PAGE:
Cramer's 'Mad Money' Recap: Reasons to Worry
NEW YORK (TheStreet) -- A new school of thought has entered the stock market, Jim Cramer told "Mad Money" viewers Monday. This new contingent feels that going over the fiscal cliff wouldn't be all that bad.
The only problem is, that line of thinking is dead wrong.
Cramer said these newfound market optimists believe job losses won't come for months after going over the cliff, giving those in Washington more time to hammer out a deal, one that will most likely be retroactive to Jan 1. The optimists also think a rise in capital gains and dividend taxes won't affect that many investors because only 14% now have taxable investment accounts, down from 24% in years past.
But Cramer disagreed with these rosy outlooks, saying that without a budget deal by Jan. 1, company executives will have no choice but to lower earnings estimates starting on Jan. 2, a move that will send the stock market sharply lower.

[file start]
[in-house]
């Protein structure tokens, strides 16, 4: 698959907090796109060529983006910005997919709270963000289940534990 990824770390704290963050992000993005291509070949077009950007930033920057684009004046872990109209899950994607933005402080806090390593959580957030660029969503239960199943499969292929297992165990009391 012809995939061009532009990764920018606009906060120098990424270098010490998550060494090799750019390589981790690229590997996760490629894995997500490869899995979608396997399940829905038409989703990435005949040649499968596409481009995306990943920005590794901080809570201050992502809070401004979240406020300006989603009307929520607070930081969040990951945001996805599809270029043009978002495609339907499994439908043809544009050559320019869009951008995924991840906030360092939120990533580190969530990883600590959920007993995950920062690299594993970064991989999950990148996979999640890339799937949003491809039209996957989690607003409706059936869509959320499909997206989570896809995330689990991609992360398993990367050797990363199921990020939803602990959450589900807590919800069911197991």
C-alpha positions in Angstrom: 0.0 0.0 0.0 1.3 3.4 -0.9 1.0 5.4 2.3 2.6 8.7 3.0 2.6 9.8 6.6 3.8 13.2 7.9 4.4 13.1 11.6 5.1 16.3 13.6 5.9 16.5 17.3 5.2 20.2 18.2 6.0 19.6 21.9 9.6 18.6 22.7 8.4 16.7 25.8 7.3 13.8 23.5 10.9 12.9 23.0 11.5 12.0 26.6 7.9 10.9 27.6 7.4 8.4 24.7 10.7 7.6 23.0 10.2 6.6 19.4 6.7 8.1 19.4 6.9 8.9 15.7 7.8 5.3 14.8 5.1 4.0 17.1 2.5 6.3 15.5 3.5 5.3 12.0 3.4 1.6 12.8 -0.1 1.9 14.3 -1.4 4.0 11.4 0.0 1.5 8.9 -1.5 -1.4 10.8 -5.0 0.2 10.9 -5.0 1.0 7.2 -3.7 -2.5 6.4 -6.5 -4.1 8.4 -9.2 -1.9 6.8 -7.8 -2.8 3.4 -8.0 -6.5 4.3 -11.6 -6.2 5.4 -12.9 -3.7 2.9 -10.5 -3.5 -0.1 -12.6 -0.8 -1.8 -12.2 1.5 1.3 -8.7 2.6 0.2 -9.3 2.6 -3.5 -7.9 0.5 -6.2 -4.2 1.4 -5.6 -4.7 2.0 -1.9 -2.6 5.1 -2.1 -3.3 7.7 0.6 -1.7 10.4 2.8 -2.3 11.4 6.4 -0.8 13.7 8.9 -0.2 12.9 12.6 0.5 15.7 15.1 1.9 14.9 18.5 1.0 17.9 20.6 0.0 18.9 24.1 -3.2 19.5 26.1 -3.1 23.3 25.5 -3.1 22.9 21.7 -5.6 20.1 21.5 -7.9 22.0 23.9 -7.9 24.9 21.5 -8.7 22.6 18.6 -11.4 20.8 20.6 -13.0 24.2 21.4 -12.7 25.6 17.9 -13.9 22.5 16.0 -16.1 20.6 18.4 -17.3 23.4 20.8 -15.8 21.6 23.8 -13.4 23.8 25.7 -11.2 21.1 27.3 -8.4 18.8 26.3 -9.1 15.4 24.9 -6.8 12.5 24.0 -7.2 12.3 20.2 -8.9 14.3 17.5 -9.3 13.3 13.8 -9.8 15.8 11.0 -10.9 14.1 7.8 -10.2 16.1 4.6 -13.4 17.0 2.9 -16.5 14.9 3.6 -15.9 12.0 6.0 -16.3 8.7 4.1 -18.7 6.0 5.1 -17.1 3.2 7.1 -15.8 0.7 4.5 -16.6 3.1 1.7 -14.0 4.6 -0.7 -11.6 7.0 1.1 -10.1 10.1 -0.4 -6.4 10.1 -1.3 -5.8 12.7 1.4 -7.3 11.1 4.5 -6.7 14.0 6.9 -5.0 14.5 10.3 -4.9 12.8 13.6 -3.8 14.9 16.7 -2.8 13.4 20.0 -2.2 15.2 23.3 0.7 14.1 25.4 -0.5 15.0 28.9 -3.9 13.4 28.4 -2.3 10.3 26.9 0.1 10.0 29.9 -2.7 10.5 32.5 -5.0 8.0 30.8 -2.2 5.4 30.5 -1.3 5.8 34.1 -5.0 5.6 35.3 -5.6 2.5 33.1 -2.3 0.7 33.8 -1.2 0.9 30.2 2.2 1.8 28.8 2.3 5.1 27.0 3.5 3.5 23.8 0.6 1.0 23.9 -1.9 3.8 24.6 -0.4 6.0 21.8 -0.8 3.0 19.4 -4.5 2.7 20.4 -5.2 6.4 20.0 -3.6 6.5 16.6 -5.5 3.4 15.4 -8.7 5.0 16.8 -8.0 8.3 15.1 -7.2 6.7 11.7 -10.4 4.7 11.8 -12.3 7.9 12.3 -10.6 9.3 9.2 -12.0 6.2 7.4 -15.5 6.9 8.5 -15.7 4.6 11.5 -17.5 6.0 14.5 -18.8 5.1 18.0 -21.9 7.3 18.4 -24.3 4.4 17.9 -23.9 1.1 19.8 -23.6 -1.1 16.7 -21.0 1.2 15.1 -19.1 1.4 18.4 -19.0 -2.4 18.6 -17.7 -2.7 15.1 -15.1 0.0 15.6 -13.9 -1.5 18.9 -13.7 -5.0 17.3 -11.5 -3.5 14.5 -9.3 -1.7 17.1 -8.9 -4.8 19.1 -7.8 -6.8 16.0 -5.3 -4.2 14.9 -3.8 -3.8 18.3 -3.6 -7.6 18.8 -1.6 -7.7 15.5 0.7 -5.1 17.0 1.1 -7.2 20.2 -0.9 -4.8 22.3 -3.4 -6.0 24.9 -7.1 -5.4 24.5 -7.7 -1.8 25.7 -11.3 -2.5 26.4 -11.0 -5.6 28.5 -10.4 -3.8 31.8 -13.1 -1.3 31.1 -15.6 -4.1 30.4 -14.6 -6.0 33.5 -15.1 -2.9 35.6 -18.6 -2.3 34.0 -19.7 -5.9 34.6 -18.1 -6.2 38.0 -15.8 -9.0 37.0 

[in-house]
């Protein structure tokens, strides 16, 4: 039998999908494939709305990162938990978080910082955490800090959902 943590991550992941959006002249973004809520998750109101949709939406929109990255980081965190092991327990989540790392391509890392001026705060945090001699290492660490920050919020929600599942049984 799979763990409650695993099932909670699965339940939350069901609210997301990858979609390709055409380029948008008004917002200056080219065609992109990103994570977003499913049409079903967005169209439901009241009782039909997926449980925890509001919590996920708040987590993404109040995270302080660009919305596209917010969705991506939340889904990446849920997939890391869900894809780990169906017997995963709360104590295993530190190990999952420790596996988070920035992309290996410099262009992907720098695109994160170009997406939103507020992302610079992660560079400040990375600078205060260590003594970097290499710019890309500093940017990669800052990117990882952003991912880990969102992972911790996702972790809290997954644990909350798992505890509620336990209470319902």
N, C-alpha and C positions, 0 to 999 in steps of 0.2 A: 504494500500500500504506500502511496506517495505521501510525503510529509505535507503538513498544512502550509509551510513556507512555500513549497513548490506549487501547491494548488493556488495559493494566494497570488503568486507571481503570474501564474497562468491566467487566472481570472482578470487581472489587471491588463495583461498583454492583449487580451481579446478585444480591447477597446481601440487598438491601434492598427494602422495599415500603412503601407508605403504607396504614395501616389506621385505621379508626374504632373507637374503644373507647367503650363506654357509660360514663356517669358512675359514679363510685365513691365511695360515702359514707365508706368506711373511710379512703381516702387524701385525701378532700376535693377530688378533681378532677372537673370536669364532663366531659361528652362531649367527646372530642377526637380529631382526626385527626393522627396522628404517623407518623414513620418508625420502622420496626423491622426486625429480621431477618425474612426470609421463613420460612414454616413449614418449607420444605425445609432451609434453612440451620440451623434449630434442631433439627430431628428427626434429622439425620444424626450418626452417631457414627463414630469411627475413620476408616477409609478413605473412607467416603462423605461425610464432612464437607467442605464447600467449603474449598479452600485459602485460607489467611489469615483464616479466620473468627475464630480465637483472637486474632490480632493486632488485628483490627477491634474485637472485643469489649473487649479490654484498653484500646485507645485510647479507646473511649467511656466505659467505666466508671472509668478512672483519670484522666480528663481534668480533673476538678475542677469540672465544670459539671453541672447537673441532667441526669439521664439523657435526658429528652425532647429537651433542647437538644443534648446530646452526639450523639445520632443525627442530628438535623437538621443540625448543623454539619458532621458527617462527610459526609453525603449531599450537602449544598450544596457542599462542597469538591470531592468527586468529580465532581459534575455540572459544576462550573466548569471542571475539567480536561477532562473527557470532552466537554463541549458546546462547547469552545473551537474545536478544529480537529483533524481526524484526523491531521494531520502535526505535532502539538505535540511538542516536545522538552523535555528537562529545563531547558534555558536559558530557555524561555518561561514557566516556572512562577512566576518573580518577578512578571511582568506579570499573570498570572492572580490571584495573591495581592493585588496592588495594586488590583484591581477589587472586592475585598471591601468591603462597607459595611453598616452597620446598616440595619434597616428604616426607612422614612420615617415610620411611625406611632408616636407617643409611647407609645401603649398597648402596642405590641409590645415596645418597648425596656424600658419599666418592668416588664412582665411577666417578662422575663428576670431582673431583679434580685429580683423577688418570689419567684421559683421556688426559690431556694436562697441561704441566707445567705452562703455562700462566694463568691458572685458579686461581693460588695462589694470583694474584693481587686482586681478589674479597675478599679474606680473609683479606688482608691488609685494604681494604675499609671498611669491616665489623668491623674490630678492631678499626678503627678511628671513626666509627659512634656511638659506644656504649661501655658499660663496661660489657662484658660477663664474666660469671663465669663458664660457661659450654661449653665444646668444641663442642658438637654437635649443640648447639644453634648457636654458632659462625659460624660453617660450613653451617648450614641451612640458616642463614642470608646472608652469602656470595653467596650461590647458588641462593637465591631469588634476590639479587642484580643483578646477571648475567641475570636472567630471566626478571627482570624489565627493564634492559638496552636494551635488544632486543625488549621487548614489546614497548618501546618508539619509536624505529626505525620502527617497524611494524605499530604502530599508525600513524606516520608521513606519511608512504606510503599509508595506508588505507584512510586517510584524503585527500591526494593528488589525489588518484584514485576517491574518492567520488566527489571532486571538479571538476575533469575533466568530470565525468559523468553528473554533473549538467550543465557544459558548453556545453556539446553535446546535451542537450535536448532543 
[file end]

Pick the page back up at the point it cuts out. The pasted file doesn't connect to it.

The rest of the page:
With the economy surely headed into a recession, these same executives will be under immense pressure to start laying off staff soon as opposed to later.
But there are other reasons to worry, said Cramer, including the alternative minimum tax, which would snare up to 30 million unknowing Americans when they least expect it.
Finally, he said a deal is seemingly less likely with both Republicans and Democrats feeling they have the upper hand. There is no room for compromise when you believe the American voters are behind you, he said.
While the irony of the situation is that the "fiscal cliff"resulting from federal law was designed to be so horrible that it would force lawmakers to compromise, it now appears Congress may do just the opposite. That's why Cramer said investors need to stay flexible and be prepared for "deal or no deal," which may happen at any time.
Do Your Homework
Investors don't need to constantly search for new ideas, Cramer told viewers, especially if their old ideas are still working. That's why Cramer continues to recommend doing homework, circling back to the stocks already in your portfolios to see if they're still worth owning.